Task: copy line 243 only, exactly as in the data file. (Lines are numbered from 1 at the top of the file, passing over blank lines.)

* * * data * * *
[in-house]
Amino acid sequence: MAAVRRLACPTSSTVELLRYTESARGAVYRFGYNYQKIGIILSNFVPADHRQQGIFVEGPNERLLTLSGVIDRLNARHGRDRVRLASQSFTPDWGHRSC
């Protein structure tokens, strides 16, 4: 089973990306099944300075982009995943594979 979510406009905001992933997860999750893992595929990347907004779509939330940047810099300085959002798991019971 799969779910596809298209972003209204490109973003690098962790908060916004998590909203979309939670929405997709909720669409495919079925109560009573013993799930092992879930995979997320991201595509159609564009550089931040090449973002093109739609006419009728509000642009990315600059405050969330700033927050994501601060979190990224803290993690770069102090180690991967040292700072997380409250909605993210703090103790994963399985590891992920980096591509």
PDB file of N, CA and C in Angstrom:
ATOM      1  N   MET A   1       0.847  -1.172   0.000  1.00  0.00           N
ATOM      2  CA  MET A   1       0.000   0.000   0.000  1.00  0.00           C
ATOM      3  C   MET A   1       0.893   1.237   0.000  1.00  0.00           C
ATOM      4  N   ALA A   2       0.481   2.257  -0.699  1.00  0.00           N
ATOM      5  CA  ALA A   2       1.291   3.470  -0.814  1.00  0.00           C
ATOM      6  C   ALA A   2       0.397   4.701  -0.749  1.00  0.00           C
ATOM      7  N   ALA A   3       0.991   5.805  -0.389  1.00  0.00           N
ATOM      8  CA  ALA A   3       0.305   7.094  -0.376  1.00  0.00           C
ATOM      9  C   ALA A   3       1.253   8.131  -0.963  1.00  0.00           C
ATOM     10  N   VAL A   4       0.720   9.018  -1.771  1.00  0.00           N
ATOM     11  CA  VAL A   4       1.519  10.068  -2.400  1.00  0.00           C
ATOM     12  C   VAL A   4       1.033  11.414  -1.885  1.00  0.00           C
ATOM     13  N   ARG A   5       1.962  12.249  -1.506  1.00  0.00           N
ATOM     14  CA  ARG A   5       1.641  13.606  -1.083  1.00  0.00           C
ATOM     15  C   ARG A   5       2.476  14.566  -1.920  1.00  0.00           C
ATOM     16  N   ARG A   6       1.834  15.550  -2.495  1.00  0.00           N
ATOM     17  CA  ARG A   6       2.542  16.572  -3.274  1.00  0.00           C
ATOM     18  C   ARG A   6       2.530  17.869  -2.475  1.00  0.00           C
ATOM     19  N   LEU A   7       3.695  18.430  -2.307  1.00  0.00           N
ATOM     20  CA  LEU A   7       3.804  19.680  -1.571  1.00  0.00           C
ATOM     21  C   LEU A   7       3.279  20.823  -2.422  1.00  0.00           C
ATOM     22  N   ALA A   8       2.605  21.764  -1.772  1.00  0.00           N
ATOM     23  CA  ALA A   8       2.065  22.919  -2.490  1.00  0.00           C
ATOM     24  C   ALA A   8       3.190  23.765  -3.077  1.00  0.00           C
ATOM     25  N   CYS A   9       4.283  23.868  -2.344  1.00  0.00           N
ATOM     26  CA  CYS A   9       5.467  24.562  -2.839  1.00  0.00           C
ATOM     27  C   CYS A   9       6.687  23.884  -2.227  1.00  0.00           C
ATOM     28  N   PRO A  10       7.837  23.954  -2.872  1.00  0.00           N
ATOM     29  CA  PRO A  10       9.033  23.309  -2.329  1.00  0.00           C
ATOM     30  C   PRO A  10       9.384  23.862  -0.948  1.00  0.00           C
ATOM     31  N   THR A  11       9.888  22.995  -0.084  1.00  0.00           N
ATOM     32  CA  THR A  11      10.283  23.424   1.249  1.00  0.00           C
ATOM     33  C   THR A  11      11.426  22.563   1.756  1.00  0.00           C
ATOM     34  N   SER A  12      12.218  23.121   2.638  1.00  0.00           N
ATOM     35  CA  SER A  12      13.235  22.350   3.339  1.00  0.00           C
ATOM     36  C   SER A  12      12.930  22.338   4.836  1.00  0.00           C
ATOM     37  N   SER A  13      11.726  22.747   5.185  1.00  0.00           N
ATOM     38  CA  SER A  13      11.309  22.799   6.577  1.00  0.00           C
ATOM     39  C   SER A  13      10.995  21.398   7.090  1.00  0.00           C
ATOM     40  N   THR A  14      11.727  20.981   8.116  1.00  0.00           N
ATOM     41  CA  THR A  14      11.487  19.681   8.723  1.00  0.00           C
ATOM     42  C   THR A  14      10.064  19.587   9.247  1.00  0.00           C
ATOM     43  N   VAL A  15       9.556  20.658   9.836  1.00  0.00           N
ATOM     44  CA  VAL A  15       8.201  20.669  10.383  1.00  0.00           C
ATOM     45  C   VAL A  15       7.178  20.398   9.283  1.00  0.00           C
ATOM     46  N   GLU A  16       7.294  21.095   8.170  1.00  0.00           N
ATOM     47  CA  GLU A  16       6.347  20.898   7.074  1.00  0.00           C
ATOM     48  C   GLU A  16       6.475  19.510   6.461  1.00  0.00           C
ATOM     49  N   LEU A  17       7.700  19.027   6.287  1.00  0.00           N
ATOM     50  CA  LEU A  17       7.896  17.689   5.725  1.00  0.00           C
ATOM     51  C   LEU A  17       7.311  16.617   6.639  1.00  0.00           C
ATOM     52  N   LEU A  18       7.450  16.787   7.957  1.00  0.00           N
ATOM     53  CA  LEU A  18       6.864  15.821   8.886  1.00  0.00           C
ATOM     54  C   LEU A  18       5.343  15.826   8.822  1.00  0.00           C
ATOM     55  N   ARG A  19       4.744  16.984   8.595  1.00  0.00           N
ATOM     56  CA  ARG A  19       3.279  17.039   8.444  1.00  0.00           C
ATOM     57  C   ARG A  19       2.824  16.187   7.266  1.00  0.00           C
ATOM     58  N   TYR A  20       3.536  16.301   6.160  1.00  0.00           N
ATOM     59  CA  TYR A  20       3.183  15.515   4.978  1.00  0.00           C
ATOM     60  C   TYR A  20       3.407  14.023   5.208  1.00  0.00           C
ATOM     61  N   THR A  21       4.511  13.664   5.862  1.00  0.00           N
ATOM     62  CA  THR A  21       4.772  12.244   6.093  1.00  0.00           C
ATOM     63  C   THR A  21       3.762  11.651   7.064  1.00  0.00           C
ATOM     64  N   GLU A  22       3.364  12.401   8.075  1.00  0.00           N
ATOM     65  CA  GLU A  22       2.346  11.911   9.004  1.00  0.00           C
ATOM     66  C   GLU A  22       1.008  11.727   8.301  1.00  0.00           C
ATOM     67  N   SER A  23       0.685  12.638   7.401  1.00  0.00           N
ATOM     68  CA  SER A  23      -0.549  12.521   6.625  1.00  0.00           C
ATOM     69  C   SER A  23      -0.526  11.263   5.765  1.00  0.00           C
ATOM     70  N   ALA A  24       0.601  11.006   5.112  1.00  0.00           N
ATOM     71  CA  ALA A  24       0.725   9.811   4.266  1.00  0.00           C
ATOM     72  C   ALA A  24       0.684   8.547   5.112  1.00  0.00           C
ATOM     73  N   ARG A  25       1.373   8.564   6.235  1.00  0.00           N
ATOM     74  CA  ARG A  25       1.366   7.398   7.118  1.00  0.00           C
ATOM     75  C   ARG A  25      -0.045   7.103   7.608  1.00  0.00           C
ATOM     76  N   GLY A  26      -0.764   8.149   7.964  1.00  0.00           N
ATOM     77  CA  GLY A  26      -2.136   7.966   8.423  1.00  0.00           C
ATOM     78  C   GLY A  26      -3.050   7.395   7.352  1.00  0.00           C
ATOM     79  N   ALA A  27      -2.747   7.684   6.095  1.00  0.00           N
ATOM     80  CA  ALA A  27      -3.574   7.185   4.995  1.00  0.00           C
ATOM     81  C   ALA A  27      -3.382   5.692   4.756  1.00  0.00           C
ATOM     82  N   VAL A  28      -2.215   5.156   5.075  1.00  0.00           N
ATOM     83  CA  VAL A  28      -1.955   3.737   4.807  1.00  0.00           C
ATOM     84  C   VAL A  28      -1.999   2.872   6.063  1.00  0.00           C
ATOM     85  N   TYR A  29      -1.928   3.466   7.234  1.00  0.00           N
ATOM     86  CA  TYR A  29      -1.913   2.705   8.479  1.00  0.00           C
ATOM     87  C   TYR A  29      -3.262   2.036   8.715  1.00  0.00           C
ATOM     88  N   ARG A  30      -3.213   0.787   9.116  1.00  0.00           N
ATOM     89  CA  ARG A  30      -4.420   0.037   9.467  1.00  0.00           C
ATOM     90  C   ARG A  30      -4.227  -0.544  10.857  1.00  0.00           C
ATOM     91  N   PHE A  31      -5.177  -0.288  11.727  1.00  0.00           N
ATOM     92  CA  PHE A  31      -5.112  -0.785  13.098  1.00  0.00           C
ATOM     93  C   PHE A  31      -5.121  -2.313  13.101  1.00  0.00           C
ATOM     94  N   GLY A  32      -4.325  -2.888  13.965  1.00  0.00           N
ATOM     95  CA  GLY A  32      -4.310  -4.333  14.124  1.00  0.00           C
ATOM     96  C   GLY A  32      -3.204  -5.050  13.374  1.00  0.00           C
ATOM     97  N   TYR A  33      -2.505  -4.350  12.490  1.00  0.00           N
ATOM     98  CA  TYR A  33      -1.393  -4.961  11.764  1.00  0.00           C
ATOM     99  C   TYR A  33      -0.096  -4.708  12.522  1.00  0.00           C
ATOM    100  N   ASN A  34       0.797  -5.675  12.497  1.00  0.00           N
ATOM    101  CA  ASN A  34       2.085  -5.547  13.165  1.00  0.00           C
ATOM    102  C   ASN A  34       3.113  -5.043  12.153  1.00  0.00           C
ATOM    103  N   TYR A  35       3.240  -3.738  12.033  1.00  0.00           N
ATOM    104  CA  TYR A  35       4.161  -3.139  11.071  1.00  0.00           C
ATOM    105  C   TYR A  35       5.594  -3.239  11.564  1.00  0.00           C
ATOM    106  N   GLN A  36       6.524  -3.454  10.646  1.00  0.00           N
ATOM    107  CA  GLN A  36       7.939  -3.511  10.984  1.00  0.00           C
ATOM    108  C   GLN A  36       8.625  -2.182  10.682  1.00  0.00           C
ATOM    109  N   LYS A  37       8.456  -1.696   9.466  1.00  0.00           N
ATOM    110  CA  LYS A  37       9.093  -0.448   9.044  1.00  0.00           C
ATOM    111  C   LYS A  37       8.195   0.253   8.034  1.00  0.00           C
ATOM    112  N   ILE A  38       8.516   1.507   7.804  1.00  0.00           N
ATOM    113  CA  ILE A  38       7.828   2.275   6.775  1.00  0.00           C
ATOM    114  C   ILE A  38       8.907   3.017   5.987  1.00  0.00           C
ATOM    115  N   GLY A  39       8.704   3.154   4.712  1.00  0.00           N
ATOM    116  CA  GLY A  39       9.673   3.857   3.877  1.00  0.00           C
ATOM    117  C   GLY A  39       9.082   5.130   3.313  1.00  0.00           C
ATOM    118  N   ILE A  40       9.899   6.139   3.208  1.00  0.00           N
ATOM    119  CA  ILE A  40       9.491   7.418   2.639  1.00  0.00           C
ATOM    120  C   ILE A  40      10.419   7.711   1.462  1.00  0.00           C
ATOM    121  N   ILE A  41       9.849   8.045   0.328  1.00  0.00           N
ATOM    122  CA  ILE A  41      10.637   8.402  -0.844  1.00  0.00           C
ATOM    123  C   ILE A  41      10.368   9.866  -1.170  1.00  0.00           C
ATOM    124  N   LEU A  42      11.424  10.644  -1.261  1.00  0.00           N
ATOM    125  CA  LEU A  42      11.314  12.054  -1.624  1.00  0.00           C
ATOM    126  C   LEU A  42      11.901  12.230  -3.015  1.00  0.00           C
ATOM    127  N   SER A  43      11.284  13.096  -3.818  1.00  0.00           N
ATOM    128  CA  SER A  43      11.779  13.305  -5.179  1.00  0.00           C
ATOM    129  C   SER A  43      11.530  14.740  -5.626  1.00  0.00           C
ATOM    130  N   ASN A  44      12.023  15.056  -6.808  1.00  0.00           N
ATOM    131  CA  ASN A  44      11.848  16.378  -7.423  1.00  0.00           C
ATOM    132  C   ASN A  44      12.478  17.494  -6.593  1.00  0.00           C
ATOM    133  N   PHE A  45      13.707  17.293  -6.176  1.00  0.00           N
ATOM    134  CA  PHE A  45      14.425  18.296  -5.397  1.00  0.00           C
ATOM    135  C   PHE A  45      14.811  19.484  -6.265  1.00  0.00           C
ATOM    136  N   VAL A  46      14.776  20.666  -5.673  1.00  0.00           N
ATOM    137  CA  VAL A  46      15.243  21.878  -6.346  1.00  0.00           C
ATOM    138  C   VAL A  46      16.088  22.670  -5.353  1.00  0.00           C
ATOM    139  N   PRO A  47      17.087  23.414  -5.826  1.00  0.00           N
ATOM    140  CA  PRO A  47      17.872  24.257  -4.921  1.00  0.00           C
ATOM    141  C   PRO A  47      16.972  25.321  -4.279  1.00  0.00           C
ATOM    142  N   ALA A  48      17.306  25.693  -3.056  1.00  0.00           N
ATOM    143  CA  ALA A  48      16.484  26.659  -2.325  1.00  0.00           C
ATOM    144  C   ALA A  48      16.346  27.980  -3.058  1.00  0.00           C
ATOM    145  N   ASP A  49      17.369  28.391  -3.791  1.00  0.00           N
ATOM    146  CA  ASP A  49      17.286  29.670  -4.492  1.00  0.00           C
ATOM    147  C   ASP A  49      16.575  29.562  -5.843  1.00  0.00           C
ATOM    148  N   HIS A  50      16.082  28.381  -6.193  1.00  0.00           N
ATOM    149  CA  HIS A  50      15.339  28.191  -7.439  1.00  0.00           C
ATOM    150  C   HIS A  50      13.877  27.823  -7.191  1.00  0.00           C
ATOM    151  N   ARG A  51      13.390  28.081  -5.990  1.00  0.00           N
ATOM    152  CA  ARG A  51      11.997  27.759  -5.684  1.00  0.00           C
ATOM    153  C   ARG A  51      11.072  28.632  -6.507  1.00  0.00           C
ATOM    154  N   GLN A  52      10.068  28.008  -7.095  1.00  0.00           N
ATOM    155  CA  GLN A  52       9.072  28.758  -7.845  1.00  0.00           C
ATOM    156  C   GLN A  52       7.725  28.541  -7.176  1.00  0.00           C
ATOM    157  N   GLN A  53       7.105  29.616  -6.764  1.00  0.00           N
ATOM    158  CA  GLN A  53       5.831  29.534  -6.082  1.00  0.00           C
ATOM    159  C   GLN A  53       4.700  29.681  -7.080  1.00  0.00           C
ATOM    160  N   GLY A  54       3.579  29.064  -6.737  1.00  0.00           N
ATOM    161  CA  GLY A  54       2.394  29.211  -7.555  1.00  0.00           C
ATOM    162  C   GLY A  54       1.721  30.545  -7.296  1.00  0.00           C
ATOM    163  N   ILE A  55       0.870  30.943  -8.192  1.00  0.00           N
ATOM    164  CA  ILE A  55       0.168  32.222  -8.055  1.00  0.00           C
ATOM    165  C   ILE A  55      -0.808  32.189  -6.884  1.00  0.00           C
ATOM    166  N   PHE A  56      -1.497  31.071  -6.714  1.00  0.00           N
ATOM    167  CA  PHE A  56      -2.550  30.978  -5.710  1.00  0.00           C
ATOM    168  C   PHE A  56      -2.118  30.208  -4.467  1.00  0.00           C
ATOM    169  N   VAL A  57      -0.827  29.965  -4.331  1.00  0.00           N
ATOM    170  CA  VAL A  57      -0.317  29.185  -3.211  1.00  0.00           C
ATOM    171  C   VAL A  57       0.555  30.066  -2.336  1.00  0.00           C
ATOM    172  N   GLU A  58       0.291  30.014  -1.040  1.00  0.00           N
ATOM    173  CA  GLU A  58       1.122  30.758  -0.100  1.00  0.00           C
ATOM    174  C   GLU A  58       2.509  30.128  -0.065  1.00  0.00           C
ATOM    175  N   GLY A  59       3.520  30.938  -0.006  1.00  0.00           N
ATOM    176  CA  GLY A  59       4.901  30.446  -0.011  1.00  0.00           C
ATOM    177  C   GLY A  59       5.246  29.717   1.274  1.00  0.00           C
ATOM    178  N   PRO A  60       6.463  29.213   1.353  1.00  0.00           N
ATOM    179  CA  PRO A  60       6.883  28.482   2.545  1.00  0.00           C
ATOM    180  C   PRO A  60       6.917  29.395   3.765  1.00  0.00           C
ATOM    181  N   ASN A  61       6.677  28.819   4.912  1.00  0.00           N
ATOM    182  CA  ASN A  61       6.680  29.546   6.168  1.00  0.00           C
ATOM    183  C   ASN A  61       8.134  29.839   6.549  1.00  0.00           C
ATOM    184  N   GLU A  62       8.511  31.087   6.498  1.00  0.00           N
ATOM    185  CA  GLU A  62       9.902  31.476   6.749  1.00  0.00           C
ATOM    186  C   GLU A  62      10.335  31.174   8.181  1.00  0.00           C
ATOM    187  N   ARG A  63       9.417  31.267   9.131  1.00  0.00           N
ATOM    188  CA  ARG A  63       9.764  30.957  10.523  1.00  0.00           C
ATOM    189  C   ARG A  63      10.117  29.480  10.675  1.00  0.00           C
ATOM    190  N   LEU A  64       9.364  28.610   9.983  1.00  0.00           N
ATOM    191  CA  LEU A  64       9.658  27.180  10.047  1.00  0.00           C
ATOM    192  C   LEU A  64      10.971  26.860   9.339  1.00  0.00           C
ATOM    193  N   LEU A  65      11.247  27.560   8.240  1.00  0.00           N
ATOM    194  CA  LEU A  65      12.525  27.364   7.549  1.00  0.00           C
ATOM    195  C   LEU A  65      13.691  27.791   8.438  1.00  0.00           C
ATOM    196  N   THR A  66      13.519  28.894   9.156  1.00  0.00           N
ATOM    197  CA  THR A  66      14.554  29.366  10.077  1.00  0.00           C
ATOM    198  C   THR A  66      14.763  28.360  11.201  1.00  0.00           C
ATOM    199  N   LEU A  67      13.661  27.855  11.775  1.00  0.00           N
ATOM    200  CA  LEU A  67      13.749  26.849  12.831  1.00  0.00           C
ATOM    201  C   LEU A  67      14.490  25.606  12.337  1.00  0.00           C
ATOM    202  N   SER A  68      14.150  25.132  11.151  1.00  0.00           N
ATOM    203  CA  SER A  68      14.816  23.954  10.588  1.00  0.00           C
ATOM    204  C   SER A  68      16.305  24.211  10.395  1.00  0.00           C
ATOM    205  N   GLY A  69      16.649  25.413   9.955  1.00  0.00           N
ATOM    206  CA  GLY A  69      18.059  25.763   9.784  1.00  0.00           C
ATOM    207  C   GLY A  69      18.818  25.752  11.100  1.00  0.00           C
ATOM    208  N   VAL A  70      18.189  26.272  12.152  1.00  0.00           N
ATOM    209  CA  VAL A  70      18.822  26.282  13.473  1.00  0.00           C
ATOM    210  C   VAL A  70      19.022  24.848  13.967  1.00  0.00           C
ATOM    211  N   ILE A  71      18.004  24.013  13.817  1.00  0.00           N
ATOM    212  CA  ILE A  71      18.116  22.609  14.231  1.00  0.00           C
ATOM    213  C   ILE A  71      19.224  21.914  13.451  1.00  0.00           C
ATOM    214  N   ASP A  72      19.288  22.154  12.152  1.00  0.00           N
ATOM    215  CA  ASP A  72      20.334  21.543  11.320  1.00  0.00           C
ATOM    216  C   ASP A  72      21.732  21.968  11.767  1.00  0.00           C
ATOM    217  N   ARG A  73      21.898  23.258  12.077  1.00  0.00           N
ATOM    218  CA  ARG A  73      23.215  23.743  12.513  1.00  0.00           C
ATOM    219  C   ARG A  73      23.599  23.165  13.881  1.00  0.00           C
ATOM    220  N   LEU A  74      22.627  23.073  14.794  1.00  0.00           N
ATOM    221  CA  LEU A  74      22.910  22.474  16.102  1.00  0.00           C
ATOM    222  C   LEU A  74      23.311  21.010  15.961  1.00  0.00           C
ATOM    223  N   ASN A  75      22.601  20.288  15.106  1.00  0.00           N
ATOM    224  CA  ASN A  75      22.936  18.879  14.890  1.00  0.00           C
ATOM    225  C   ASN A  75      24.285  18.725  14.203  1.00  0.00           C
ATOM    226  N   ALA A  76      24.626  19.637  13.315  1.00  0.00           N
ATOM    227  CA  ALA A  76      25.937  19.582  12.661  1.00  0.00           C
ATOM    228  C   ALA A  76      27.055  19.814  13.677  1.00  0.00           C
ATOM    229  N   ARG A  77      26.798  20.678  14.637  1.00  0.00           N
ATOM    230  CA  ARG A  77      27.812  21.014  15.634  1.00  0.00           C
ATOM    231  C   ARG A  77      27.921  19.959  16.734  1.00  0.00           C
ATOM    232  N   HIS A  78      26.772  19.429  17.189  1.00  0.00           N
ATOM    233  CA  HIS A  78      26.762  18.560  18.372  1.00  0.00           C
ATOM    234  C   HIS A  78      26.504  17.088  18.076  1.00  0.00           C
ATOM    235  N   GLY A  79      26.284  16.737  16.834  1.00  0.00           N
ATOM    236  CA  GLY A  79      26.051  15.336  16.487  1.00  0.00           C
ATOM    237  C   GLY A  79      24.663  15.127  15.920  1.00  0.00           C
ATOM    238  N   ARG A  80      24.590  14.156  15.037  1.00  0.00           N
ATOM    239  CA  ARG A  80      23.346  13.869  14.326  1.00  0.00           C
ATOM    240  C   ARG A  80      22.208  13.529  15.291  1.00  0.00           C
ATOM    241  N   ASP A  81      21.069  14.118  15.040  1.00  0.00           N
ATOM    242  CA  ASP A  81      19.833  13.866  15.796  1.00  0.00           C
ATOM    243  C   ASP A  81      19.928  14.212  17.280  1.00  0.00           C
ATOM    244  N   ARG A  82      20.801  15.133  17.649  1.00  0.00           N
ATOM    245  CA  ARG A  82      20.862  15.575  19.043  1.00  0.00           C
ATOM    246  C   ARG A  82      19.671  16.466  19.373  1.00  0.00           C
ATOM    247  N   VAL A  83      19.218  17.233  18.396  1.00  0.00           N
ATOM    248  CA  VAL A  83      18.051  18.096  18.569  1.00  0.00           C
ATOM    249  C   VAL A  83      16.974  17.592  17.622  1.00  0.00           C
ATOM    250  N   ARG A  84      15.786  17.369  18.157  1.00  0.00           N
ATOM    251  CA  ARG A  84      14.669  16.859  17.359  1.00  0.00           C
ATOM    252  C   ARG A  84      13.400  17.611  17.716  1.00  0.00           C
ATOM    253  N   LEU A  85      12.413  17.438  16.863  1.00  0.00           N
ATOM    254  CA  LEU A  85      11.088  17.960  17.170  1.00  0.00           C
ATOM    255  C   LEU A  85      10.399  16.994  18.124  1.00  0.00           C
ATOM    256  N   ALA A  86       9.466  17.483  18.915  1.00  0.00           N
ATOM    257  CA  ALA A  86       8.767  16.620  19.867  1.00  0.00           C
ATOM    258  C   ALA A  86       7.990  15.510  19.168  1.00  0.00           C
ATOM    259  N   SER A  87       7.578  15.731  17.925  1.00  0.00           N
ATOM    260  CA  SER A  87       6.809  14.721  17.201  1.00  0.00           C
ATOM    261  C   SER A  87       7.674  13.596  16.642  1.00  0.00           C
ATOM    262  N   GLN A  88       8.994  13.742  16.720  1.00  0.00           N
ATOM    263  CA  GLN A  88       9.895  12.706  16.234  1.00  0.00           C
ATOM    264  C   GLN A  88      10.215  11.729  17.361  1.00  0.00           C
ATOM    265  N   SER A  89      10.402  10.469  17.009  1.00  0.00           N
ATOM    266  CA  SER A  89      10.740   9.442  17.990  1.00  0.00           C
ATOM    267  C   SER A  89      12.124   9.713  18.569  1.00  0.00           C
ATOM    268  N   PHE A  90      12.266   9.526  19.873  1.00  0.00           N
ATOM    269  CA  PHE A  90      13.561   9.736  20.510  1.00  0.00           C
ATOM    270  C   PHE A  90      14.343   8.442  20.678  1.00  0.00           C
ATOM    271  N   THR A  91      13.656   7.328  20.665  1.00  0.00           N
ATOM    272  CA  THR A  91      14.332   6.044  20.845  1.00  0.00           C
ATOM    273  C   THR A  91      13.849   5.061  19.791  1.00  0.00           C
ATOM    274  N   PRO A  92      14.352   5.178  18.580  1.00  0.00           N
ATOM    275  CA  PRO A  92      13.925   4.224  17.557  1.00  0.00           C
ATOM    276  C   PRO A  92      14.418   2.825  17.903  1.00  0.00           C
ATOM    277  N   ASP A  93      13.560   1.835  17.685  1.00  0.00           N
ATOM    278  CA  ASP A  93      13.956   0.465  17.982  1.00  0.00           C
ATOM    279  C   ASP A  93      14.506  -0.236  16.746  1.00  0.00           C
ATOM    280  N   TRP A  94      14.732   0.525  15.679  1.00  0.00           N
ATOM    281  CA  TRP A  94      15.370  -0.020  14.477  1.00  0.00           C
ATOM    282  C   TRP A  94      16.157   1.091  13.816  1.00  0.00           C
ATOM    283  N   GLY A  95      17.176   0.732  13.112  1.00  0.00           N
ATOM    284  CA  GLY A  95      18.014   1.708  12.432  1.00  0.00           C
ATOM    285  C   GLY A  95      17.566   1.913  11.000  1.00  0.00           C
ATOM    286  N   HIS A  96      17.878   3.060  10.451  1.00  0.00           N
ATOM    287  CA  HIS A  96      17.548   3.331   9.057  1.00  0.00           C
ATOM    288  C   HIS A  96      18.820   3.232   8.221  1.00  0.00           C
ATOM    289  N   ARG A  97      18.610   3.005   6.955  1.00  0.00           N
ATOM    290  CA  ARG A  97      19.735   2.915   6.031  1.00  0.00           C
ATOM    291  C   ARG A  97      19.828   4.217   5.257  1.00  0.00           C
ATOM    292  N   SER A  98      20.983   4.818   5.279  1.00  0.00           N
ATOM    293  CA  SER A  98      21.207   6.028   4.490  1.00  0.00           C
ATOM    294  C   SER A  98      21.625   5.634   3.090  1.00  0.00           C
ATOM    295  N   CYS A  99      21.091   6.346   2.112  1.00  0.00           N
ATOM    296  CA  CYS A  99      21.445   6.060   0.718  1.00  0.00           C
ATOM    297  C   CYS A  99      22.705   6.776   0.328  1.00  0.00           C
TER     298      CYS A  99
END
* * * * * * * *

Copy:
ATOM    239  CA  ARG A  80      23.346  13.869  14.326  1.00  0.00           C